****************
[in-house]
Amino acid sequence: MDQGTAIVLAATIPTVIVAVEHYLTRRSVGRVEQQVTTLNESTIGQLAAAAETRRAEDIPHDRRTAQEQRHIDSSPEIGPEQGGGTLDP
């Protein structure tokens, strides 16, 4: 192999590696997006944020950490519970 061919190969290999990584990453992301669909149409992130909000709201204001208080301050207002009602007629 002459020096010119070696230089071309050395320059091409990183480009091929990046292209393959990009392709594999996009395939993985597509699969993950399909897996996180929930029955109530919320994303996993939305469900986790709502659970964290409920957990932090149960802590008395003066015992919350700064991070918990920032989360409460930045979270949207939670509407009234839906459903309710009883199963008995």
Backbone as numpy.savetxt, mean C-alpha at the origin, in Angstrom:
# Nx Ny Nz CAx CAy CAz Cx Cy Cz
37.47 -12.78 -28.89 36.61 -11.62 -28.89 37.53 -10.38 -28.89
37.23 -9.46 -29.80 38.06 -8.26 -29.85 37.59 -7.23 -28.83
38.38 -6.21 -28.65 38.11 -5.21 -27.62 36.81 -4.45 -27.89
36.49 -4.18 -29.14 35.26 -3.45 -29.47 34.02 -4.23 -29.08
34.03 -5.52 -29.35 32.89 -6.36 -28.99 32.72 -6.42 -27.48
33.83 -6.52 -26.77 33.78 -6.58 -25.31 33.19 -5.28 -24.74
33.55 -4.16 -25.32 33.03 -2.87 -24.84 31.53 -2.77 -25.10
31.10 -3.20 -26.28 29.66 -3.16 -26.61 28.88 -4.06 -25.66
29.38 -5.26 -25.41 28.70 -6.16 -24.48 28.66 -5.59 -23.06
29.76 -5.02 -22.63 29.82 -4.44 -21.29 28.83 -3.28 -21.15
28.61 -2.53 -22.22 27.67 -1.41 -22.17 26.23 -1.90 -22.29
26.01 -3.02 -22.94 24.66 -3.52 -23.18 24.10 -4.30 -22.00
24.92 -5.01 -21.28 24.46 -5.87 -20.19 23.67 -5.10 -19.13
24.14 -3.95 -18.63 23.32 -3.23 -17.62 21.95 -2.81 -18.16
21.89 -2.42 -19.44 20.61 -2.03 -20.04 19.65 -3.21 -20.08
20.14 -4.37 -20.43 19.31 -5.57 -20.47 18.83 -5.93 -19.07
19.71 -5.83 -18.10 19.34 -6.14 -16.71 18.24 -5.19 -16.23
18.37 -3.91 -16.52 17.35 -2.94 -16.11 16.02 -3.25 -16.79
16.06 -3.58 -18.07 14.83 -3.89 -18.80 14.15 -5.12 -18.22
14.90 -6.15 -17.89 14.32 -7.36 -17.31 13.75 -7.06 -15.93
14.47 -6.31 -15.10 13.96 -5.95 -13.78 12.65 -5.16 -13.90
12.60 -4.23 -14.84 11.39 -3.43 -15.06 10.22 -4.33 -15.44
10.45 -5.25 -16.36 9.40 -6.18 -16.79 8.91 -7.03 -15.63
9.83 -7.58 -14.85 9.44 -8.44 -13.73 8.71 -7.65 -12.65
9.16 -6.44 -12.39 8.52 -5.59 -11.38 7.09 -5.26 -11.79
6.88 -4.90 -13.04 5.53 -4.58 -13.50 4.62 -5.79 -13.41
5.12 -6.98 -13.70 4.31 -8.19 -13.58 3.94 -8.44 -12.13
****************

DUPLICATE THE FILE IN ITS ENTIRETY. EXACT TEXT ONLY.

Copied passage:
[in-house]
Amino acid sequence: MDQGTAIVLAATIPTVIVAVEHYLTRRSVGRVEQQVTTLNESTIGQLAAAAETRRAEDIPHDRRTAQEQRHIDSSPEIGPEQGGGTLDP
């Protein structure tokens, strides 16, 4: 192999590696997006944020950490519970 061919190969290999990584990453992301669909149409992130909000709201204001208080301050207002009602007629 002459020096010119070696230089071309050395320059091409990183480009091929990046292209393959990009392709594999996009395939993985597509699969993950399909897996996180929930029955109530919320994303996993939305469900986790709502659970964290409920957990932090149960802590008395003066015992919350700064991070918990920032989360409460930045979270949207939670509407009234839906459903309710009883199963008995």
Backbone as numpy.savetxt, mean C-alpha at the origin, in Angstrom:
# Nx Ny Nz CAx CAy CAz Cx Cy Cz
37.47 -12.78 -28.89 36.61 -11.62 -28.89 37.53 -10.38 -28.89
37.23 -9.46 -29.80 38.06 -8.26 -29.85 37.59 -7.23 -28.83
38.38 -6.21 -28.65 38.11 -5.21 -27.62 36.81 -4.45 -27.89
36.49 -4.18 -29.14 35.26 -3.45 -29.47 34.02 -4.23 -29.08
34.03 -5.52 -29.35 32.89 -6.36 -28.99 32.72 -6.42 -27.48
33.83 -6.52 -26.77 33.78 -6.58 -25.31 33.19 -5.28 -24.74
33.55 -4.16 -25.32 33.03 -2.87 -24.84 31.53 -2.77 -25.10
31.10 -3.20 -26.28 29.66 -3.16 -26.61 28.88 -4.06 -25.66
29.38 -5.26 -25.41 28.70 -6.16 -24.48 28.66 -5.59 -23.06
29.76 -5.02 -22.63 29.82 -4.44 -21.29 28.83 -3.28 -21.15
28.61 -2.53 -22.22 27.67 -1.41 -22.17 26.23 -1.90 -22.29
26.01 -3.02 -22.94 24.66 -3.52 -23.18 24.10 -4.30 -22.00
24.92 -5.01 -21.28 24.46 -5.87 -20.19 23.67 -5.10 -19.13
24.14 -3.95 -18.63 23.32 -3.23 -17.62 21.95 -2.81 -18.16
21.89 -2.42 -19.44 20.61 -2.03 -20.04 19.65 -3.21 -20.08
20.14 -4.37 -20.43 19.31 -5.57 -20.47 18.83 -5.93 -19.07
19.71 -5.83 -18.10 19.34 -6.14 -16.71 18.24 -5.19 -16.23
18.37 -3.91 -16.52 17.35 -2.94 -16.11 16.02 -3.25 -16.79
16.06 -3.58 -18.07 14.83 -3.89 -18.80 14.15 -5.12 -18.22
14.90 -6.15 -17.89 14.32 -7.36 -17.31 13.75 -7.06 -15.93
14.47 -6.31 -15.10 13.96 -5.95 -13.78 12.65 -5.16 -13.90
12.60 -4.23 -14.84 11.39 -3.43 -15.06 10.22 -4.33 -15.44
10.45 -5.25 -16.36 9.40 -6.18 -16.79 8.91 -7.03 -15.63
9.83 -7.58 -14.85 9.44 -8.44 -13.73 8.71 -7.65 -12.65
9.16 -6.44 -12.39 8.52 -5.59 -11.38 7.09 -5.26 -11.79
6.88 -4.90 -13.04 5.53 -4.58 -13.50 4.62 -5.79 -13.41
5.12 -6.98 -13.70 4.31 -8.19 -13.58 3.94 -8.44 -12.13